Every year on the 8th of March, we celebrate International Women’s Day all around the world. This has been a focal point for the movement for women’s rights and yet undoubtedly we are still far from gender equality. In 2019, Berlin, the first and so far only of the 16 German states, announced this day a public holiday. For a country you might assume has already done a great deal to foster gender equality, this marks an important step.
Diversity is tied to culture and financial performance
Slowly but surely companies are starting to understand the importance of diversity. Talking about diversity, I am not only referring to gender but a wide range of factors like gender, national origin, color, age, sexual orientation, disabilities, weight, religion, socioeconomic stratum, and many more. The bottom line is trying to achieve equal opportunity in the workplace.
It’s starting to move, however, from an extremely low level. Whereas, for example, executive boards in the US, France, and Sweden have more than one woman in the executive board this is still an exception in German companies.
In Germany, men still make up more than 90% of executive board members and only 9,3% are women. — AllBright 2019
LinkedIn offers immense potential for diversity
With nearly 675M members in over 200 countries and territories, LinkedIn is the most powerful professional online network with 57% of its users being male and 43% being female.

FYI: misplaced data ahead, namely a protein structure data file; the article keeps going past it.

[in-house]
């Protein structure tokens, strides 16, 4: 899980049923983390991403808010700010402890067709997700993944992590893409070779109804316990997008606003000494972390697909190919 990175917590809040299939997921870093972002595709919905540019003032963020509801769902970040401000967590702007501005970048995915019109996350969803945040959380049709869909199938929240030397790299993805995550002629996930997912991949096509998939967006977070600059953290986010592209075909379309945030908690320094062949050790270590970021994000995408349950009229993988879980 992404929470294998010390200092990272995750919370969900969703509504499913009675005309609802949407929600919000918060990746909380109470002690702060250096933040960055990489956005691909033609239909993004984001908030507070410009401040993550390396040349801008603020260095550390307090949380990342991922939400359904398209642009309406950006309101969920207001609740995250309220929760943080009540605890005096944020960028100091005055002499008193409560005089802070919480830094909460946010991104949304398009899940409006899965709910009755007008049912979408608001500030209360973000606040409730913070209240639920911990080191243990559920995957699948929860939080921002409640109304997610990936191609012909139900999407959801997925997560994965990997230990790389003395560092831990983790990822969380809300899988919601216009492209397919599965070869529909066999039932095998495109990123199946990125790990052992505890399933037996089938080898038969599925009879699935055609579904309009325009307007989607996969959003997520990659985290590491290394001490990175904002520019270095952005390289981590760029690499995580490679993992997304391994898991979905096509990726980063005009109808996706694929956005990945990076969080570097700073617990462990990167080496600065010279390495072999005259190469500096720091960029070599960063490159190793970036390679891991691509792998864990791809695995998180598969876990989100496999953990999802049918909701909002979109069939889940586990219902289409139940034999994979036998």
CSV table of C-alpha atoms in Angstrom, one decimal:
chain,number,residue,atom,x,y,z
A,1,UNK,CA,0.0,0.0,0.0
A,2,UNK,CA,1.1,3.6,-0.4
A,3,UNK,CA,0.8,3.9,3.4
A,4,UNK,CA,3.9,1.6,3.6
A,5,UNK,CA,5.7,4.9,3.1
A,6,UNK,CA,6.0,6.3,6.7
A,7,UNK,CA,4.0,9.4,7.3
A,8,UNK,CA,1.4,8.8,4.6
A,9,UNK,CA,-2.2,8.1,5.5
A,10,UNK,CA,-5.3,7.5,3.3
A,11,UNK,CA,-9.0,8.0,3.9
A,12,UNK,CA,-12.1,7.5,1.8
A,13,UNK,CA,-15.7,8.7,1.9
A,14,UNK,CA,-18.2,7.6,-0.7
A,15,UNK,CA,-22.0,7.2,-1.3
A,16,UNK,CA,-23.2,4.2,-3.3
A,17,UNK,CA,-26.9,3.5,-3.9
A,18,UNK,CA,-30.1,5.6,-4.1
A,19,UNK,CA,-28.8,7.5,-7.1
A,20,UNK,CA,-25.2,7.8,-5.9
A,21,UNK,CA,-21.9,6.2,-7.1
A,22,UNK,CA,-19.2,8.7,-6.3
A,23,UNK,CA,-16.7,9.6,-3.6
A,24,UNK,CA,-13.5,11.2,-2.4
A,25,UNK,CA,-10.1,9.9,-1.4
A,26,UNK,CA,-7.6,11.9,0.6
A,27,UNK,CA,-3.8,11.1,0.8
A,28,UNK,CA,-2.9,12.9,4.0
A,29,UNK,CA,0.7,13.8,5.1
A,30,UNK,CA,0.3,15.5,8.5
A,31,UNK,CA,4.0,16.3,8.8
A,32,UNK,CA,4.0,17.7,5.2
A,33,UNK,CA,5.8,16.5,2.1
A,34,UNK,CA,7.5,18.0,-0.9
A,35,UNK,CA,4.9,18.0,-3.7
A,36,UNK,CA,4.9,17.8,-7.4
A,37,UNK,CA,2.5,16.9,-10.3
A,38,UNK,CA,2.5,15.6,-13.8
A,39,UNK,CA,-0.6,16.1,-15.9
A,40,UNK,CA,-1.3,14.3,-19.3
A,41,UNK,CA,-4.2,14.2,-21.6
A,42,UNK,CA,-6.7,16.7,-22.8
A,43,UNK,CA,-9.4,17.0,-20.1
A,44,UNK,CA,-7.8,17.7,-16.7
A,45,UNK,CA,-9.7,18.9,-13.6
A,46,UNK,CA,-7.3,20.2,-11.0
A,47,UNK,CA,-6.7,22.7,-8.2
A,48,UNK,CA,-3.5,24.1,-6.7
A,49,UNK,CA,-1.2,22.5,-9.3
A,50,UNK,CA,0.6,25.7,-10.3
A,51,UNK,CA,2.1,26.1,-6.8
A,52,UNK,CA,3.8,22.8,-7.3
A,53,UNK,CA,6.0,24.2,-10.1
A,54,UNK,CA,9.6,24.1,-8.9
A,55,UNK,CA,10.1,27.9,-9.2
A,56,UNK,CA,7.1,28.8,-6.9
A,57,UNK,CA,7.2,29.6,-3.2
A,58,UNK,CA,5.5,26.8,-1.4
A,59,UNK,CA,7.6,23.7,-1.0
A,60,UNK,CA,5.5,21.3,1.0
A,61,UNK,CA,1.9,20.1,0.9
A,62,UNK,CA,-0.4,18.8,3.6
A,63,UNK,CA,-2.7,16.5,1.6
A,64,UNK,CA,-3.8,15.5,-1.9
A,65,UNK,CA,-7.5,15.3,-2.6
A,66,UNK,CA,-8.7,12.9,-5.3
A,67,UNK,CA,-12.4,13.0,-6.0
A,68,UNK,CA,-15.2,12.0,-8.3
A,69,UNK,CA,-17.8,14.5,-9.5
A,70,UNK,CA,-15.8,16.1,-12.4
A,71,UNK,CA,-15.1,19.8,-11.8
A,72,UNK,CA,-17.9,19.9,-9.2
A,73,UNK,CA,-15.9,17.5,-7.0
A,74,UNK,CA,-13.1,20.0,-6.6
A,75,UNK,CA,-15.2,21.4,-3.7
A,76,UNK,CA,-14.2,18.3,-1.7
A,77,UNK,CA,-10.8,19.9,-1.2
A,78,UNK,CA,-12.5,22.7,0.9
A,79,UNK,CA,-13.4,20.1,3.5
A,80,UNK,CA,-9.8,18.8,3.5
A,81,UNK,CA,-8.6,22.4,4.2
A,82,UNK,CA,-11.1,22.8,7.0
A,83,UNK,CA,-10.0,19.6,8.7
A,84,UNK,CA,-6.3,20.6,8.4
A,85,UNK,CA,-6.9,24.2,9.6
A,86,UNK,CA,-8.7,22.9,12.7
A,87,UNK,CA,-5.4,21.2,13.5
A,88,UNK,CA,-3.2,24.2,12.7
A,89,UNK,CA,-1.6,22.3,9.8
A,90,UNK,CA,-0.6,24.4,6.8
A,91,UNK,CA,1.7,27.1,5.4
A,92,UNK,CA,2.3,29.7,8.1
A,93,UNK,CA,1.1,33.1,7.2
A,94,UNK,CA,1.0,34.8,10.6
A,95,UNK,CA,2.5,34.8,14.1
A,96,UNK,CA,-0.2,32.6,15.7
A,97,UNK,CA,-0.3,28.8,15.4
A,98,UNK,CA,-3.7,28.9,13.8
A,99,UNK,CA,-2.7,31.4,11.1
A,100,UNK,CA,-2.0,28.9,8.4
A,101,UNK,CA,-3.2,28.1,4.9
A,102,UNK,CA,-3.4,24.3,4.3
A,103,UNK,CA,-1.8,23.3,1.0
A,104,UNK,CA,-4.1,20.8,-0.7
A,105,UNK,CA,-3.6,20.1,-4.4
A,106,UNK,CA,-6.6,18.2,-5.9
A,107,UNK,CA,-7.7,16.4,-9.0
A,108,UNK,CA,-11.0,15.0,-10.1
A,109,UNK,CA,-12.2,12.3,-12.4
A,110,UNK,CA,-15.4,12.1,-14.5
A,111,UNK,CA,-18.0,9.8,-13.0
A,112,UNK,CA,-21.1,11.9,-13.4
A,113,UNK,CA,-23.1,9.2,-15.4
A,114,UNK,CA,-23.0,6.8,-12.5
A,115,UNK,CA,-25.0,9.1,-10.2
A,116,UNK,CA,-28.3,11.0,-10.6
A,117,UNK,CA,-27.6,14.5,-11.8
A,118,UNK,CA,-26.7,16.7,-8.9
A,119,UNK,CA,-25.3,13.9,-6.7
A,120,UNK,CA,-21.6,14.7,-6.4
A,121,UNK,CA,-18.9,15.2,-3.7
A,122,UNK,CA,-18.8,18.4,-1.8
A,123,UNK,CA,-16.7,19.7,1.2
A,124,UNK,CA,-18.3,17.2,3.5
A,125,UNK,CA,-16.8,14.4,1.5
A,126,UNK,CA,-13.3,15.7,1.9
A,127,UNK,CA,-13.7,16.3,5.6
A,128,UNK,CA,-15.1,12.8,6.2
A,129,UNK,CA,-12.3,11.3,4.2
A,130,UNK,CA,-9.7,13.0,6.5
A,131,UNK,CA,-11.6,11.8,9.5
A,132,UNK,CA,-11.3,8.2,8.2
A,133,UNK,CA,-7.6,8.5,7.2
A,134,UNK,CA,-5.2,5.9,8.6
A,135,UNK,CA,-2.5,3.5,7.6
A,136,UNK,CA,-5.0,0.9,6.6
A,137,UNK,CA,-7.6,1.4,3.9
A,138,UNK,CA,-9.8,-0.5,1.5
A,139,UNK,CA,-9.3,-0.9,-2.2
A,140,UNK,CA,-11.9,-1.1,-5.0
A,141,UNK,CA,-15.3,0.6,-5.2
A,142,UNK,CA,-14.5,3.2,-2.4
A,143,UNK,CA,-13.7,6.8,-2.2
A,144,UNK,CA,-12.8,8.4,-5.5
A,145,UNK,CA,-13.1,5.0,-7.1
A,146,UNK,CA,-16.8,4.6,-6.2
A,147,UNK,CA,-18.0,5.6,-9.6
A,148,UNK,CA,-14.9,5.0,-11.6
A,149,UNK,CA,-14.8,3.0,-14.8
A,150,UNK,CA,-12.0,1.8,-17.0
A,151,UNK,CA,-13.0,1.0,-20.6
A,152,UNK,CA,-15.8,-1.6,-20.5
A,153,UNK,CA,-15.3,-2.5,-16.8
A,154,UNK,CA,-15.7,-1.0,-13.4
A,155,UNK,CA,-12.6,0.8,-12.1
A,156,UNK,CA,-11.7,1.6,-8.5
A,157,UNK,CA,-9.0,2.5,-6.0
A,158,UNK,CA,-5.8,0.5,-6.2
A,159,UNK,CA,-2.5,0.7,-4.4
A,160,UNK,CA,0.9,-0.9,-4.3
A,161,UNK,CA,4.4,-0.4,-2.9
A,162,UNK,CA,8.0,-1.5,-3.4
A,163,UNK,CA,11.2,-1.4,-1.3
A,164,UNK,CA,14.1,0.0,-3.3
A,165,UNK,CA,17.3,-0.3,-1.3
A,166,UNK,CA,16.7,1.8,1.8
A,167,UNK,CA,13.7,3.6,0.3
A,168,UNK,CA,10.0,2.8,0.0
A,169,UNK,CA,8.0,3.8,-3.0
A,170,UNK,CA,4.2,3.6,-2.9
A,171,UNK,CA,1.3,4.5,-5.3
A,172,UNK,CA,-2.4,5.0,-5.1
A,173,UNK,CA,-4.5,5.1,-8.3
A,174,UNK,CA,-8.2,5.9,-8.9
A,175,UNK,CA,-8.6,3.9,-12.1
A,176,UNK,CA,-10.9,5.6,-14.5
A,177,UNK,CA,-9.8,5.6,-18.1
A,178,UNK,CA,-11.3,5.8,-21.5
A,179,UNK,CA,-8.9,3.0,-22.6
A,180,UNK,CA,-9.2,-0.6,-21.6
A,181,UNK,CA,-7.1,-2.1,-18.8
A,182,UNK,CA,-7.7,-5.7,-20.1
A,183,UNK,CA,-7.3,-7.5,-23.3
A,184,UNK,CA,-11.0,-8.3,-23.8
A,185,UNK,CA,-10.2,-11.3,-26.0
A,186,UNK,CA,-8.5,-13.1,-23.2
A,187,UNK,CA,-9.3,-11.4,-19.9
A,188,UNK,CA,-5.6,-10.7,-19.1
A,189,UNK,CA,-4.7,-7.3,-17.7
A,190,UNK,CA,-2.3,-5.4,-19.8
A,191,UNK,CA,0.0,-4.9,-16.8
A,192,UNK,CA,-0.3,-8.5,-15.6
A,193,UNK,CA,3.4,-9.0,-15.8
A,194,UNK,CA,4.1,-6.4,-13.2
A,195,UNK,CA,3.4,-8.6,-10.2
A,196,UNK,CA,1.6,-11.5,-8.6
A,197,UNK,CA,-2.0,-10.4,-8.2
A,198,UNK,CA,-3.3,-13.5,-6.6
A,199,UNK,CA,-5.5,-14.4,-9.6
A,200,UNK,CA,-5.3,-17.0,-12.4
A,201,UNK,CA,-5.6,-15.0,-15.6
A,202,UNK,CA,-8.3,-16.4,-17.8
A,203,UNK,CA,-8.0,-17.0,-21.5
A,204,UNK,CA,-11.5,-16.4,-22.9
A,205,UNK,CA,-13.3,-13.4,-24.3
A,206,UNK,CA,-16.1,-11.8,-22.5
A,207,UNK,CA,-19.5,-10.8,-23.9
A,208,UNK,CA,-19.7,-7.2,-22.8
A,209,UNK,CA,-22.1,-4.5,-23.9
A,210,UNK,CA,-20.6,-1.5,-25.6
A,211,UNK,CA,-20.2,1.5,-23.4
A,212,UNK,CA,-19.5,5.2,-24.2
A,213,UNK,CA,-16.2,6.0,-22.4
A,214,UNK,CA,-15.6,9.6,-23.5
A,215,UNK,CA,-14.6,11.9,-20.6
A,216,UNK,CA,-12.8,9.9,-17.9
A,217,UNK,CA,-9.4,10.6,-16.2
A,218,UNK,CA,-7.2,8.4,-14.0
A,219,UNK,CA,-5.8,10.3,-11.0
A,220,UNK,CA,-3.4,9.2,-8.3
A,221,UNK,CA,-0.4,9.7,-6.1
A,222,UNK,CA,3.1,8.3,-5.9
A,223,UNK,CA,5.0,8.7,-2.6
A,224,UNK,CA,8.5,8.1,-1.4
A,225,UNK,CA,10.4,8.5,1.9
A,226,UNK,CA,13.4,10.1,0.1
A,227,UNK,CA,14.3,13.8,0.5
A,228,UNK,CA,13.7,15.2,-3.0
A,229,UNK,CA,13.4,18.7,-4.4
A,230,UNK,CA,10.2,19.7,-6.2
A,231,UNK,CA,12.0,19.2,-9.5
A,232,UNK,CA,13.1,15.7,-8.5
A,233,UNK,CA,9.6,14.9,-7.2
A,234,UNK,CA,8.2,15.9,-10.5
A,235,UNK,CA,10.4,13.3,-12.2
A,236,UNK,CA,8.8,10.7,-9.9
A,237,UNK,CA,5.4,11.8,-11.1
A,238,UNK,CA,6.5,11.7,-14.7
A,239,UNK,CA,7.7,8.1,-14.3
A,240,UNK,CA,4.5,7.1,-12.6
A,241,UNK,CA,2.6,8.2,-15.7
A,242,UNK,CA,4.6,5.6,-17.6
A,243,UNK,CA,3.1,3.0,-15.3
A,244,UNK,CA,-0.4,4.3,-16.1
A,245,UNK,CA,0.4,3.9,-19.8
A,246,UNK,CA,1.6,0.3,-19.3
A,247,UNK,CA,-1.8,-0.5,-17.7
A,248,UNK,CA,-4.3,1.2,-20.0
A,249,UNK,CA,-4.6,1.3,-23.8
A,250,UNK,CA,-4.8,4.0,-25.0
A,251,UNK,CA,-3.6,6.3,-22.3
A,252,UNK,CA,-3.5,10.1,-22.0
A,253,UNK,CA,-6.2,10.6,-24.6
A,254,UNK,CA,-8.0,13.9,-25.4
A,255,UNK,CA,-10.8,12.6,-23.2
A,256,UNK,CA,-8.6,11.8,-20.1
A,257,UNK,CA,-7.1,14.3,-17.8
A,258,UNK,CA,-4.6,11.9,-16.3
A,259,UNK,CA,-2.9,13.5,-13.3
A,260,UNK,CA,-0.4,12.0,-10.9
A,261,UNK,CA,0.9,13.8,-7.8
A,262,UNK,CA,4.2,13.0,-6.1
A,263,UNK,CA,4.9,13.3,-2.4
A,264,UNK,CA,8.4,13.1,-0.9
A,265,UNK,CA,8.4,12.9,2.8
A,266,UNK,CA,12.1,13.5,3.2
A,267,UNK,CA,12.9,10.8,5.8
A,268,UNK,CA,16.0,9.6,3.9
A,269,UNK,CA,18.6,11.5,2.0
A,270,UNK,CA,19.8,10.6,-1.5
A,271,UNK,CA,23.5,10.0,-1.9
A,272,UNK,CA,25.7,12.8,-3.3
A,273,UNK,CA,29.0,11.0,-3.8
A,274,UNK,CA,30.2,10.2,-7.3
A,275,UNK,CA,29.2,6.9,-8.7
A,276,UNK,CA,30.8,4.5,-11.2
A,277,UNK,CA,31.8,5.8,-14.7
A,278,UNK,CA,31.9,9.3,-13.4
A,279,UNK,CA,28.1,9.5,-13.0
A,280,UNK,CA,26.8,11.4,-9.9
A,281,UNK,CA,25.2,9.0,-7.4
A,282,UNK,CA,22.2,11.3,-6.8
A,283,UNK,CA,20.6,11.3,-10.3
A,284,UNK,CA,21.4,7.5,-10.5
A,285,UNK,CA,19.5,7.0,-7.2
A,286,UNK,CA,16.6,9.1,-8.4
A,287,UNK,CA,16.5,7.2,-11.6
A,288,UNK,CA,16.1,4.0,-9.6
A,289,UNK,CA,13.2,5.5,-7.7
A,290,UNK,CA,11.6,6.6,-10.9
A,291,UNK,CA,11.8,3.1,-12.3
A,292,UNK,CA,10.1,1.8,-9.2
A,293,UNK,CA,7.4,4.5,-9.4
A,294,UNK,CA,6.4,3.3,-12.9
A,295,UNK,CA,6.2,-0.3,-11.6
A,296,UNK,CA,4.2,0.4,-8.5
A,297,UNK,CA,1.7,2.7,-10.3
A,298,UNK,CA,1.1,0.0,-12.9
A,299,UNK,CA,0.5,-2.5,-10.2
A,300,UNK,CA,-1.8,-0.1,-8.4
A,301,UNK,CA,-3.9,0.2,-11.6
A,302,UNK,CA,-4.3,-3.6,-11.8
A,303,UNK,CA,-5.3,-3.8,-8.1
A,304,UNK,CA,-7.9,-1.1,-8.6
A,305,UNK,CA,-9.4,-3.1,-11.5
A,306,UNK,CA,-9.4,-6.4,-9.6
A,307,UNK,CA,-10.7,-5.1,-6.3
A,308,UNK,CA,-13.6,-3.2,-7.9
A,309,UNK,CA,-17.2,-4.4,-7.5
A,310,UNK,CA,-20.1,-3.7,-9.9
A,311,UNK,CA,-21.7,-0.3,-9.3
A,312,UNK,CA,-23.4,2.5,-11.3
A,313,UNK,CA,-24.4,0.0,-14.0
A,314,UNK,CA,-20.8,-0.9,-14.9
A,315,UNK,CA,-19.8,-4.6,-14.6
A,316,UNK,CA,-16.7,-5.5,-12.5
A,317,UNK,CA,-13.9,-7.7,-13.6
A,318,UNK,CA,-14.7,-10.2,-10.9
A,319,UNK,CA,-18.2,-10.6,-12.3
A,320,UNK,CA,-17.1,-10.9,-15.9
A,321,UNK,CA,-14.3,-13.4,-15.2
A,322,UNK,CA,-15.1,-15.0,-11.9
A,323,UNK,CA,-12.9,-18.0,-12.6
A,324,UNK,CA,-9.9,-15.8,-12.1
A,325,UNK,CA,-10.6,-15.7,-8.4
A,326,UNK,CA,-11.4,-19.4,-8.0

However, LinkedIn users are 60% more likely to engage with a coworker than other connections. This reflects a larger social media trend towards private connections with people that matter. Indeed, LinkedIn launched the Teammates feature to allow its users to easily add their current teammates increasing healthy and meaningful user engagement.
Personally, I am an advocate for meaningful user engagement but if we only engage with our own bubble, aren’t we disregarding the great potential for diverse interactions LinkedIn offers us?
How to tap into LinkedIn’s diverse user base: a feature design challenge
LinkedIn is on a clear mission to make professionals more successful by connecting the global workforce and as we learned — diversity and success go hand in hand. I identified this opportunity to develop a feature and dug deeper. During my research, I found out that LinkedIn indeed attempted to roll out a career advice program in 2017. To this date, however, the feature has not been released. As there is no further information on why LinkedIn did not pursue this feature, I still saw an opportunity and decided to ask the user.
The research goal was to find out more about the pain points of junior and senior professionals creating meaningful professional connections. I decided to launch a user survey and gathered 35 responses of whom 40% identified to be at a senior and 60% at a junior career level.
The insights from junior professionals:
Clearly, Juniors have a hard time approaching Seniors for mentoring. The opportunity for LinkedIn is of making mentorship more accessible to junior professionals.
The insights from senior professionals:
Overall, surprisingly, Seniors don’t aim for compensation, even though Juniors see a clear benefit in mentorship and would even be willing to pay (71% of the survey respondents would be willing to pay for the mentorship). Senior professionals are rather seeking non-monetary remuneration guided by altruistic motives.